A philosophy of ecosystem conservation has influenced a progressive history of conservation policy in the United States, resulting in a management paradigm with the ecosystem management and adaptive management models at its core. However, as progressive as our conservation policies are, ecosystem management and adaptive management are not currently being implemented to the extent that is needed to realize broad-scale ecosystem conservation. For example, there is evidence that landbird populations are declining in North America due to threats they face throughout their lifecycle, including threats to breeding, migration, and wintering habitats in the United States. The Partners in Flight (PIF) bird conservation initiative was formed to (a) address these threats, (b) reverse at-risk landbird population declines, and (c) keep common birds common. The PIF science-based approach to conservation offers solutions to ecosystem conservation challenges by serving as a catalyst for better ecosystem management and adaptive management. To demonstrate this I collaborated with many partners to develop and test a participatory strategy for using management- and policy-relevant science to integrate landbird conservation and federal land management in the western United States. The results offer a model for improved ecosystem conservation within the current management paradigm. The strategy and community learning approaches outlined here offer a means for meeting the tremendous promise that federal lands hold for bird conservation. With science-based, nongovernment organizations playing a key role, the strategy serves as an interdisciplinary model involving researchers engaging with a community of conservation actors to transform management challenges into conservation opportunities and action. This research advances collaborative and applied learning within higher education, which has been identified as critical for moving towards a more sustainable future through Sustainability Education.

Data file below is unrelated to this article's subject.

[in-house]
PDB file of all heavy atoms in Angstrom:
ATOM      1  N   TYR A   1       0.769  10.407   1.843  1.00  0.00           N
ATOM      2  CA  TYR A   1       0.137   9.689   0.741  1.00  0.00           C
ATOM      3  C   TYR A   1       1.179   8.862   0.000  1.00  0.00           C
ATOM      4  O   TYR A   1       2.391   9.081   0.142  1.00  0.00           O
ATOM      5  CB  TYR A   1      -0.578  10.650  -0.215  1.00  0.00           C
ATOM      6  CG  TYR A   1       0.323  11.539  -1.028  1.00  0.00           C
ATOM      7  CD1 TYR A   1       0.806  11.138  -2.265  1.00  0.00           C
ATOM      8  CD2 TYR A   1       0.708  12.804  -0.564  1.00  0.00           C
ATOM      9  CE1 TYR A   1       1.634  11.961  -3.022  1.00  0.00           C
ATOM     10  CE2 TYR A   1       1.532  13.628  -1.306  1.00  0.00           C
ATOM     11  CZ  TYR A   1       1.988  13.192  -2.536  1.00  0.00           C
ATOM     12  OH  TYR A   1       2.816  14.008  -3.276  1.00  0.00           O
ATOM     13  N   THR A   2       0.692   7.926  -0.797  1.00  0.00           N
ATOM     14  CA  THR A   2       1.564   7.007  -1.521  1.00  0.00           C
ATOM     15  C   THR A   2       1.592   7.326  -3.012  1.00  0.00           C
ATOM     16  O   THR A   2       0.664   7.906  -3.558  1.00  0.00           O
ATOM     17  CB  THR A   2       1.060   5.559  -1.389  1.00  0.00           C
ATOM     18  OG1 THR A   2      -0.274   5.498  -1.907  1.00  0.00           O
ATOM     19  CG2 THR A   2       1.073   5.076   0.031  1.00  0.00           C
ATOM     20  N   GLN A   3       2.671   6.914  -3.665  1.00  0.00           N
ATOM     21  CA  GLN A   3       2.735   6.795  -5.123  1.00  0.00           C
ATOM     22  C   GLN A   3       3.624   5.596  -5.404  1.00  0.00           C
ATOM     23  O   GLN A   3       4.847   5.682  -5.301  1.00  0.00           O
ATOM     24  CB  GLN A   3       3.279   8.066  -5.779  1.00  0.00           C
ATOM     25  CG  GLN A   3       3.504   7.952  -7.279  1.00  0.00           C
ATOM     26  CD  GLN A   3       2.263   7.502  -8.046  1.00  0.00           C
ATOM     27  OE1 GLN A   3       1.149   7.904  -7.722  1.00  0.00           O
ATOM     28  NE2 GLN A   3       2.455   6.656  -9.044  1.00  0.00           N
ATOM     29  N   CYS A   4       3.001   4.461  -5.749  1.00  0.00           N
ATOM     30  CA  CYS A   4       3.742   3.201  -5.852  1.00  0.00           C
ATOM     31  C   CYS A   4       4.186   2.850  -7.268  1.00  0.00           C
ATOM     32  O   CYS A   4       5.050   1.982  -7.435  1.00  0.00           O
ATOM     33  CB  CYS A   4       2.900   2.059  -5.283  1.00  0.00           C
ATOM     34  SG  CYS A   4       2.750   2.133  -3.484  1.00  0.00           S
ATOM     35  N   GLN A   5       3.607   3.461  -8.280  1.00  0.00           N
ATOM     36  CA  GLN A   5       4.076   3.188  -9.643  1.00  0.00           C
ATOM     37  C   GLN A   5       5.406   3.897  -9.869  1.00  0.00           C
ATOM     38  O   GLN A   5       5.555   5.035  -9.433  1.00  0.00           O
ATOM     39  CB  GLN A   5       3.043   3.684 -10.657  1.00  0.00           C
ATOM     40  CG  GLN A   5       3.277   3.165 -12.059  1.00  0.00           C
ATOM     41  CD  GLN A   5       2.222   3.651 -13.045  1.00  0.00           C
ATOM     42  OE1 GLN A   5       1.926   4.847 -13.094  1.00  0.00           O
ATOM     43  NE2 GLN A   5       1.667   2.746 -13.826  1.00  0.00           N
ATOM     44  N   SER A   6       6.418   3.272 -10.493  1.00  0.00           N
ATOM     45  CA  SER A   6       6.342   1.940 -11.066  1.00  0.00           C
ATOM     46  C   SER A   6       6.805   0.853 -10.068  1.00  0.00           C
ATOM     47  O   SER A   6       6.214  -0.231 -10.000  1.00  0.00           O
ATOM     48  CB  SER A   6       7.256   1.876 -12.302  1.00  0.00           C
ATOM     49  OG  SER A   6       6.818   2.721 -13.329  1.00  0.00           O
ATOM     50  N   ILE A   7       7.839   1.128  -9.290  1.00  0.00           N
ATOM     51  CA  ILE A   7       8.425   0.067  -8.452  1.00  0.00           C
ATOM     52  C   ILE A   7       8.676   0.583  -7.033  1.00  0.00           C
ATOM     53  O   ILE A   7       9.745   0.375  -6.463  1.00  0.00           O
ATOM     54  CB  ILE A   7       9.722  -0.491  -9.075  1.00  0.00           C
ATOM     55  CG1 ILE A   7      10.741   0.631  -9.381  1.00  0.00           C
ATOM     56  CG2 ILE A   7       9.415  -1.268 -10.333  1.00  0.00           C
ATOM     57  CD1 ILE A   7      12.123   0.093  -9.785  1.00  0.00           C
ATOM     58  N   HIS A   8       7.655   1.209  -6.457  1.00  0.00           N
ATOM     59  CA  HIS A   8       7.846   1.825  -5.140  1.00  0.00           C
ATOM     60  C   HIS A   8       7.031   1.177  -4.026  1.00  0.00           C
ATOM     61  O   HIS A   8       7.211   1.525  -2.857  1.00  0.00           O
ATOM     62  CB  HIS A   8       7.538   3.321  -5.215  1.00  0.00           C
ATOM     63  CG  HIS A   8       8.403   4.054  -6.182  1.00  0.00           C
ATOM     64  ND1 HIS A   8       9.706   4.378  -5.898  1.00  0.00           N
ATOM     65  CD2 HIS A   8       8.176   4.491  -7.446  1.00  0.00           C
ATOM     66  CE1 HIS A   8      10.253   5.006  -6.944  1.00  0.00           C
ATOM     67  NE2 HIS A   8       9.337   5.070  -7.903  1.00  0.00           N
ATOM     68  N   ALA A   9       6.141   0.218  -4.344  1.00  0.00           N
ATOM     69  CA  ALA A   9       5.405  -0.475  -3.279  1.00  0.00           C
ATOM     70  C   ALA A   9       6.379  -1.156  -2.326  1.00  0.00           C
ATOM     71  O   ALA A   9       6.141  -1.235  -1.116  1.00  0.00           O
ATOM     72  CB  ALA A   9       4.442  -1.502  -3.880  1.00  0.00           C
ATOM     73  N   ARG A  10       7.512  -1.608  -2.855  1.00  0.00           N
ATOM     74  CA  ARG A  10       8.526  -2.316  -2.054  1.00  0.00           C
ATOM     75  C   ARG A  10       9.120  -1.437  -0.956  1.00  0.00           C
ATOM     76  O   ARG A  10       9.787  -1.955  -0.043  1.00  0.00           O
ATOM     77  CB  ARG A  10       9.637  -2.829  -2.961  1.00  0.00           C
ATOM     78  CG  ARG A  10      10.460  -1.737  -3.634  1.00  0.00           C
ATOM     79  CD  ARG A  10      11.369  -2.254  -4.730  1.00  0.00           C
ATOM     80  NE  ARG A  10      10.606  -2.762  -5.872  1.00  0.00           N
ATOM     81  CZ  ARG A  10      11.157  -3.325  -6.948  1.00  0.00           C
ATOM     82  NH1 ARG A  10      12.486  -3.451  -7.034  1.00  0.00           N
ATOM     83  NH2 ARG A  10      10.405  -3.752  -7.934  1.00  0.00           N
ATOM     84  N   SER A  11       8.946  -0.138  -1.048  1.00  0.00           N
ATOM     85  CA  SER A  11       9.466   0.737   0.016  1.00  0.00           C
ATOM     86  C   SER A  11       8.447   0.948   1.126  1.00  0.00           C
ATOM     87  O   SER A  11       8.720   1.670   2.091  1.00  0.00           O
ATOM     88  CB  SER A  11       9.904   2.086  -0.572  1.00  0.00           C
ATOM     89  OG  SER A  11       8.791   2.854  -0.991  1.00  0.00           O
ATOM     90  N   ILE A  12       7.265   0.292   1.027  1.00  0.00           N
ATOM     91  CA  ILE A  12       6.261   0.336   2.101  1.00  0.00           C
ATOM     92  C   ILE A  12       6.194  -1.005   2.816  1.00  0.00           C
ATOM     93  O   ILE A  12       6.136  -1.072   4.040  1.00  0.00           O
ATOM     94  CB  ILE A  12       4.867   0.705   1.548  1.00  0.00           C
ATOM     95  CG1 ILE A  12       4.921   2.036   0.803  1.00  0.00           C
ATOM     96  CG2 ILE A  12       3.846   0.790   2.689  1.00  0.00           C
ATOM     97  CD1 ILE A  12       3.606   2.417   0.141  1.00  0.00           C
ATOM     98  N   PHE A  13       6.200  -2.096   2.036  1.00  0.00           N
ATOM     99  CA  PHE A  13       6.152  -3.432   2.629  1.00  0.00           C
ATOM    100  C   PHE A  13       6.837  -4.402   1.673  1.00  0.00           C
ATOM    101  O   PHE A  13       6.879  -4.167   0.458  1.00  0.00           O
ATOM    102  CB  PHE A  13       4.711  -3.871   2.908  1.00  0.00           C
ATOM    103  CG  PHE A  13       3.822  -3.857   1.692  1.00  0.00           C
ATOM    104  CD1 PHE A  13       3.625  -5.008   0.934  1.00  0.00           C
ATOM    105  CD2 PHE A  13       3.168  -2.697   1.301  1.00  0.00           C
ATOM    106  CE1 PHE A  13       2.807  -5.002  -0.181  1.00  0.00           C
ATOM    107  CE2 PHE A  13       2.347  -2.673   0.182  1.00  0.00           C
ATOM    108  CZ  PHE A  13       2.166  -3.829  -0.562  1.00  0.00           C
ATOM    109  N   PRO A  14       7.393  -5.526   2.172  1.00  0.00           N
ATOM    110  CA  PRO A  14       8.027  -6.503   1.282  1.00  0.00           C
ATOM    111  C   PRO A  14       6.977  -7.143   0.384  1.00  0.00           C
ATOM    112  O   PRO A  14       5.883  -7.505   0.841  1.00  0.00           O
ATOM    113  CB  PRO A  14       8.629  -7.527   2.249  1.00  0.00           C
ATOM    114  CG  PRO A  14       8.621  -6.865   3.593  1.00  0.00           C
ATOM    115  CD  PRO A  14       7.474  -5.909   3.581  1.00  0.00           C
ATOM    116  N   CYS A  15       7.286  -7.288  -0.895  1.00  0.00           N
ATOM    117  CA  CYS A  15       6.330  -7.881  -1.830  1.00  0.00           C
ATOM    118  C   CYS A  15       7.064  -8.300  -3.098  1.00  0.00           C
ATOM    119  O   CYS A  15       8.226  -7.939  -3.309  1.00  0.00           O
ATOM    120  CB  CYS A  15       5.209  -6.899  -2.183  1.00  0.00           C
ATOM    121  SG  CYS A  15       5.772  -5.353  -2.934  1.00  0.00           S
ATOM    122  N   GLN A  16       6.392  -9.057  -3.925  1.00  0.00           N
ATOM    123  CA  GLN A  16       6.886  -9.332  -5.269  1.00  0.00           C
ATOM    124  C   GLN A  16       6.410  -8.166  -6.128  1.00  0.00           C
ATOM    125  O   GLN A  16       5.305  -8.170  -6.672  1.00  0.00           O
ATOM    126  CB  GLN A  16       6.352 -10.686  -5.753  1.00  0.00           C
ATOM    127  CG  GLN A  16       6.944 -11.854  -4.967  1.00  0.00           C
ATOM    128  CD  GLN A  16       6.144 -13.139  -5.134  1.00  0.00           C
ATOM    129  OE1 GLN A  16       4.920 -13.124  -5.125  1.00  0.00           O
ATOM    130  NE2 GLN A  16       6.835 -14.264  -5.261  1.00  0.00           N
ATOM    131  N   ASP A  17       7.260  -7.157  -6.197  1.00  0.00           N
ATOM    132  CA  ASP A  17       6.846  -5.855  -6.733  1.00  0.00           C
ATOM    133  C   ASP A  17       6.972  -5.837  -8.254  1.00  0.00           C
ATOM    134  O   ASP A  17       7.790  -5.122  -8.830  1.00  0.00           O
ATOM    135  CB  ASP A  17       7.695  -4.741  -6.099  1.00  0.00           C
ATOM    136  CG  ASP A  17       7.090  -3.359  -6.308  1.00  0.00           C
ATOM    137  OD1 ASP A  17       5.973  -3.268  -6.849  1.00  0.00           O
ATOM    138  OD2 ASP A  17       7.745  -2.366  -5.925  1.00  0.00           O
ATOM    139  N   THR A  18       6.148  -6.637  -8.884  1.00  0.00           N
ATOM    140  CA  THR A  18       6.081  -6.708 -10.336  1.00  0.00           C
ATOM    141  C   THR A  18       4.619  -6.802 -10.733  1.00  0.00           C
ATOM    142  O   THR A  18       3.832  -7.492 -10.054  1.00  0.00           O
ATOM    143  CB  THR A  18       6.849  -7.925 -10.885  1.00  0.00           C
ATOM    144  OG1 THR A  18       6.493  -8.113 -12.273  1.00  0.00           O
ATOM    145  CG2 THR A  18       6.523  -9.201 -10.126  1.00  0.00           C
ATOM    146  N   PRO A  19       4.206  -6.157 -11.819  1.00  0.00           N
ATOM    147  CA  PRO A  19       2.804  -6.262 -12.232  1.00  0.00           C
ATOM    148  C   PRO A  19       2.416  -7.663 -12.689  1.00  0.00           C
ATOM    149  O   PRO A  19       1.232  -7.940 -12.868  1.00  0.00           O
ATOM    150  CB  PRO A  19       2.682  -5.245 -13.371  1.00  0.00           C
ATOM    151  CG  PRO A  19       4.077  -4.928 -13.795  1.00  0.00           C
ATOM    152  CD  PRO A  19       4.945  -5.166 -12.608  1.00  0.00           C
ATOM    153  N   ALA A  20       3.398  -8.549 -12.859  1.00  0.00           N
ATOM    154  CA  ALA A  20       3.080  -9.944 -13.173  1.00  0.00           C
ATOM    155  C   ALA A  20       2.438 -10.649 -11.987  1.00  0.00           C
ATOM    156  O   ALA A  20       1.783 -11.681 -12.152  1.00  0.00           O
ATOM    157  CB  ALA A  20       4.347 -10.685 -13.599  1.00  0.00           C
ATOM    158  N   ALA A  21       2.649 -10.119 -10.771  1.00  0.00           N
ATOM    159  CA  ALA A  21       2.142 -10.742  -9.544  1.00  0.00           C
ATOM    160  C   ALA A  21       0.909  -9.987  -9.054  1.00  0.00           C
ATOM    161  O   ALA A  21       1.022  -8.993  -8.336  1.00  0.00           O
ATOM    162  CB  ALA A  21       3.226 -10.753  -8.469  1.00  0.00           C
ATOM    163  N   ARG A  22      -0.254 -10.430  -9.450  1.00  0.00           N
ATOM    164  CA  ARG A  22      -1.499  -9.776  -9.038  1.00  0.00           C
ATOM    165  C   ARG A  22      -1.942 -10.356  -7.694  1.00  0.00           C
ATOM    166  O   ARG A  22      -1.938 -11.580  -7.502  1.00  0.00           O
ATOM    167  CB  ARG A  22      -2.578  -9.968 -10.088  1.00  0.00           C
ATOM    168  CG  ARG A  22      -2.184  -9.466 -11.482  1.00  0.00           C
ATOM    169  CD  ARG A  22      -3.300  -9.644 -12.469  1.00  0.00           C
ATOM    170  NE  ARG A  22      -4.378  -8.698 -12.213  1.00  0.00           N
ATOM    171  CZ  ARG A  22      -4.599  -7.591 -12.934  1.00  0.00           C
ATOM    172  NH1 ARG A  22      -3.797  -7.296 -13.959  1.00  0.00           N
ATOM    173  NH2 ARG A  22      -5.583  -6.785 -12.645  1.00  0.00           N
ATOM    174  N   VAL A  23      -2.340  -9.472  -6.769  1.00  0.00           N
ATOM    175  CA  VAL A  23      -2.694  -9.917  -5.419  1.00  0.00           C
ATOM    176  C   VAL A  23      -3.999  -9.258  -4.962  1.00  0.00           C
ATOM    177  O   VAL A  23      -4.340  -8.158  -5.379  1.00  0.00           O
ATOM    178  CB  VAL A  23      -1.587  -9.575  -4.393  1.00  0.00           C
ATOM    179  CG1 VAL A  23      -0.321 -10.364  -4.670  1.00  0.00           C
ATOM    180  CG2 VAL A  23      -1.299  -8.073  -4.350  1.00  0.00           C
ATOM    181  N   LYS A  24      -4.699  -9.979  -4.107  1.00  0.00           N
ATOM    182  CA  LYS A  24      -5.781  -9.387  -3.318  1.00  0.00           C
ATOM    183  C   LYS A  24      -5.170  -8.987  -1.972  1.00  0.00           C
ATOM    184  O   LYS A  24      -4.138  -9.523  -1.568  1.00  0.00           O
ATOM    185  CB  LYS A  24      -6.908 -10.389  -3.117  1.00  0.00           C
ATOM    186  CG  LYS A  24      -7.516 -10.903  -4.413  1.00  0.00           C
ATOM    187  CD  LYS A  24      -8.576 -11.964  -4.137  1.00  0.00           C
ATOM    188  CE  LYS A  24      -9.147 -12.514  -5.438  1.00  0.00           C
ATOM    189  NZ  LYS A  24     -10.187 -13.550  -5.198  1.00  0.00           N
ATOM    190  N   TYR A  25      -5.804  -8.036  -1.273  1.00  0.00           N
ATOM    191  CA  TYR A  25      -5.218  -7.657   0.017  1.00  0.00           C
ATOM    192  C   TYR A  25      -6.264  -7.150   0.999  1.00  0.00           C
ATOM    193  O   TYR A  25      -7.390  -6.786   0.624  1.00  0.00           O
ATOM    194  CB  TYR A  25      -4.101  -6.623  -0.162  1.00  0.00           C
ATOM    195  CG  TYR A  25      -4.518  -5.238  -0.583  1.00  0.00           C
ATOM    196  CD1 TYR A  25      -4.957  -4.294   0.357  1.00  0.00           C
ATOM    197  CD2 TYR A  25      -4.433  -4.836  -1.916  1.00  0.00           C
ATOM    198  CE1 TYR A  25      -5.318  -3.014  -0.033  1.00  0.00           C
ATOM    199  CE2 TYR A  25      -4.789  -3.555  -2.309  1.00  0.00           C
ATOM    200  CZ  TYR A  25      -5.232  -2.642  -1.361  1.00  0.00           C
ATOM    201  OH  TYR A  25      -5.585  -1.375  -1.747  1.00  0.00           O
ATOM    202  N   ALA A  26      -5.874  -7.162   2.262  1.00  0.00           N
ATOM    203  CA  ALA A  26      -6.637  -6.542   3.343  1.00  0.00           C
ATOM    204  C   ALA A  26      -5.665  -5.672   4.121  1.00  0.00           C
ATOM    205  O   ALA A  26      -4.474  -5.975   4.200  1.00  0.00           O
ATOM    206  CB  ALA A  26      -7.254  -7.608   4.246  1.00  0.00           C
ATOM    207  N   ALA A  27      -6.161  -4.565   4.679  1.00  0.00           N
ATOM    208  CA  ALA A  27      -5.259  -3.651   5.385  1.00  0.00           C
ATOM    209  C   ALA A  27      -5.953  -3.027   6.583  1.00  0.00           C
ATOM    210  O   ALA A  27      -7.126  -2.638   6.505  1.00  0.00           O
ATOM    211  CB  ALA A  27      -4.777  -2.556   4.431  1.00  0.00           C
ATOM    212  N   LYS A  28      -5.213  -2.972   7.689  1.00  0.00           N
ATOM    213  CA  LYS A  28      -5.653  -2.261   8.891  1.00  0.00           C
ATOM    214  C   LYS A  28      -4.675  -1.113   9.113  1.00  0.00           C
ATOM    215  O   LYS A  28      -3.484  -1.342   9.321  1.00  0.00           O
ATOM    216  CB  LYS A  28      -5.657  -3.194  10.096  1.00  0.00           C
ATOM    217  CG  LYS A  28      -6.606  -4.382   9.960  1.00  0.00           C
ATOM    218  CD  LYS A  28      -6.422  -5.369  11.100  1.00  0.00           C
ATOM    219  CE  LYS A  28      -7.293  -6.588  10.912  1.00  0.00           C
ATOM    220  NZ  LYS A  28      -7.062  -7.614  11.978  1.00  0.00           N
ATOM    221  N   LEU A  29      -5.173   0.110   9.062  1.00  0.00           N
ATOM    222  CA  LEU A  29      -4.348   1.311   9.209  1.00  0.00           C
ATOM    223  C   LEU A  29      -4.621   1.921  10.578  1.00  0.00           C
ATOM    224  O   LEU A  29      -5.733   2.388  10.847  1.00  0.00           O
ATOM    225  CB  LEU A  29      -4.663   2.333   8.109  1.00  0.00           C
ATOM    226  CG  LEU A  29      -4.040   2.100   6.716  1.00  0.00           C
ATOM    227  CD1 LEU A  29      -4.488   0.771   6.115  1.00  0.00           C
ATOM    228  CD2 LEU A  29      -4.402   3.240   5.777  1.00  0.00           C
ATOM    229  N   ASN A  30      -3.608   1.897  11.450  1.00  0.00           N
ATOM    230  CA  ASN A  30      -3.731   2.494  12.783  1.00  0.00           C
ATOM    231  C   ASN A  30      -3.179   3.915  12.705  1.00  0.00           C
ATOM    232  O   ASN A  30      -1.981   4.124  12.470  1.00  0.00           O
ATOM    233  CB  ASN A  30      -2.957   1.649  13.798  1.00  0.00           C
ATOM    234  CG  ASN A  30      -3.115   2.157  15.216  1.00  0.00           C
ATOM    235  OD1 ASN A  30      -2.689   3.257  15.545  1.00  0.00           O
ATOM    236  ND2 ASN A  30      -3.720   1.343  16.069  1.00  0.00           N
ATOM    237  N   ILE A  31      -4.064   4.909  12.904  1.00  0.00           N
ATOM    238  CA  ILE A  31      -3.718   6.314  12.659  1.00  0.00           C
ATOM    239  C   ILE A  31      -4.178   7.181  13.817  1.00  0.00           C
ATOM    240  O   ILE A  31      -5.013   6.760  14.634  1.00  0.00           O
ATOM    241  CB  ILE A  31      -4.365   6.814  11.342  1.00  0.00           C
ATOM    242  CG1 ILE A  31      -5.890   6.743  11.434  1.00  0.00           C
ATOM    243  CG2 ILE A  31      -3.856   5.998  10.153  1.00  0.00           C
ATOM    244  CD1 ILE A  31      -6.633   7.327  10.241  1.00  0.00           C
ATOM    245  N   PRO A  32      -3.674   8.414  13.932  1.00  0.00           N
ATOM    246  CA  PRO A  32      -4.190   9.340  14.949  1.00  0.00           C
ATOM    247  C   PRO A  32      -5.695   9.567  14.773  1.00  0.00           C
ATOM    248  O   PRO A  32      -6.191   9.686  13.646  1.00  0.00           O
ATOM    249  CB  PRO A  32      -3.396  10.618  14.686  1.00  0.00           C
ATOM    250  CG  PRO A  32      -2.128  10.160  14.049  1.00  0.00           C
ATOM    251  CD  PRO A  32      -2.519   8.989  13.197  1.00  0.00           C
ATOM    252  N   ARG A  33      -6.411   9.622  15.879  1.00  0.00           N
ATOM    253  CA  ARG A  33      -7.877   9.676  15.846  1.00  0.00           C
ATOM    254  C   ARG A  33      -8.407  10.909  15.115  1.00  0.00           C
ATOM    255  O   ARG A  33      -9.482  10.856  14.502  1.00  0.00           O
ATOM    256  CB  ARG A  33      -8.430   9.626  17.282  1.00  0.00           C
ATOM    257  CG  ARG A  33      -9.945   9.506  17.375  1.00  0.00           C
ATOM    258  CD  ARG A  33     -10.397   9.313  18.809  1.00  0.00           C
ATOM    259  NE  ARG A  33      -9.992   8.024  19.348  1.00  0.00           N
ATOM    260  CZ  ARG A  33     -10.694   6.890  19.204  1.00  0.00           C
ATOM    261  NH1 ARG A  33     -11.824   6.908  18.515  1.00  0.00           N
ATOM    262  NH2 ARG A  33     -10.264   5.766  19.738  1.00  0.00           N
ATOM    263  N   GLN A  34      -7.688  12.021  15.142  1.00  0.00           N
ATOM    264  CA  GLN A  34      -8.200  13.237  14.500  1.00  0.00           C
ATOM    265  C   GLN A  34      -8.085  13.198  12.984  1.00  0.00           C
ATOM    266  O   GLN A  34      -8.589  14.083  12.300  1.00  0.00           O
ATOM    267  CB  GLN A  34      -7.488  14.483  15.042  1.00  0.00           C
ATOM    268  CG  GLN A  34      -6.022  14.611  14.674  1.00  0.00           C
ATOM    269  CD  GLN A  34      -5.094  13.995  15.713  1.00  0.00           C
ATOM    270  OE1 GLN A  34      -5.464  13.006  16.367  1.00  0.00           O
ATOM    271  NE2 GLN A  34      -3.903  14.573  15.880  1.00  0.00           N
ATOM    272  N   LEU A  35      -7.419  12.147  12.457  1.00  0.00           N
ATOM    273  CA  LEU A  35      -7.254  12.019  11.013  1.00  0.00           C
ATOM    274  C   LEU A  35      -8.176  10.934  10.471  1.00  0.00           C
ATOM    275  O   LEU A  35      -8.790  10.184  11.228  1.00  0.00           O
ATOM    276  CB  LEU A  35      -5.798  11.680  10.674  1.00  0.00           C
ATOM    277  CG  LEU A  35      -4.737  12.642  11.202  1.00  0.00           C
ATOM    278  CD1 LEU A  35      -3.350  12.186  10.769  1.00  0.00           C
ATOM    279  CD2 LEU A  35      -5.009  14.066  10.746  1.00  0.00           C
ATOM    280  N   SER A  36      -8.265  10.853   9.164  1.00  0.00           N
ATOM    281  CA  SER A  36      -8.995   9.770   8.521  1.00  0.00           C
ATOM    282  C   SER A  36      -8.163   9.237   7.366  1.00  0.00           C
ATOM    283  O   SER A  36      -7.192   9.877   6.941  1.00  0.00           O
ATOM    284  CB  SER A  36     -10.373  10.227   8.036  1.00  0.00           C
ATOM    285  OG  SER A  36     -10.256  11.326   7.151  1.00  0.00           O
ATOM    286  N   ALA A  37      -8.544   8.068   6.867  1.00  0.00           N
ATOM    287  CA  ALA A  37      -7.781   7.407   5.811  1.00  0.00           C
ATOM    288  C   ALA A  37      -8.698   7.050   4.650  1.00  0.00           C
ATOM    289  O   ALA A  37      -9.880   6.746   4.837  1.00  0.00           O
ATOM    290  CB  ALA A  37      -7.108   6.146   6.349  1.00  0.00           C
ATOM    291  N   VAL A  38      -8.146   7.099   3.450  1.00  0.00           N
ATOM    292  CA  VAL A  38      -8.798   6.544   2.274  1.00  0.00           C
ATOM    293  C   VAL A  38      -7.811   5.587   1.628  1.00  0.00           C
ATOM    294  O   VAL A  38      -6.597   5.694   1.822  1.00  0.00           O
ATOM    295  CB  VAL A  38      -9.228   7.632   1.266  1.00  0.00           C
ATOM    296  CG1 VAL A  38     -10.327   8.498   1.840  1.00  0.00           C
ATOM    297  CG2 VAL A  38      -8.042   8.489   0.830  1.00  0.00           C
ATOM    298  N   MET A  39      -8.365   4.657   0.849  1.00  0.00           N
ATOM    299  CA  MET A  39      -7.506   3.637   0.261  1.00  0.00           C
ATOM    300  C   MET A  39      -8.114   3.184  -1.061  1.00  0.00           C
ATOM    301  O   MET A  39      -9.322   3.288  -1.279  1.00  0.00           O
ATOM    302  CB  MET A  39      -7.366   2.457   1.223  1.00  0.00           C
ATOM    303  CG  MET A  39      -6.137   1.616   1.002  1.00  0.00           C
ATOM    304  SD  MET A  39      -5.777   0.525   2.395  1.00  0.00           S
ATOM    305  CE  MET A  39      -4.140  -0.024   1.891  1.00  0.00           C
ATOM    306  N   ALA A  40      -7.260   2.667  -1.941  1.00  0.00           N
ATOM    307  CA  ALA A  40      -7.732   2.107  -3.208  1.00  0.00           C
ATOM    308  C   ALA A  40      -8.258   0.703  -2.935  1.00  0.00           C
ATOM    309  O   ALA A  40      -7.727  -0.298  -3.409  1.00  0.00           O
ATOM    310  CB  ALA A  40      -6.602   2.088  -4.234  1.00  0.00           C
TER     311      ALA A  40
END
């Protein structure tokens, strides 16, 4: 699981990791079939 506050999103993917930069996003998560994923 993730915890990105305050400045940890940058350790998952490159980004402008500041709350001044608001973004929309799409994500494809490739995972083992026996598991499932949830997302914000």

|Commitee:||Scott, J. Michael, Sturtevant, Victoria E., Will, Thomas C.|
|Department:||Education / Sustainability Education|
|School Location:||United States -- Arizona|
|Source:||DAI-B 73/04, Dissertation Abstracts International|
|Subjects:||Wildlife Management, Conservation, Environmental management, Sustainability|
|Keywords:||Adaptive management, Bird conservation, Ecosystem management, Landbirds, Management-science divide, Non-government organizations, Partners in flight|
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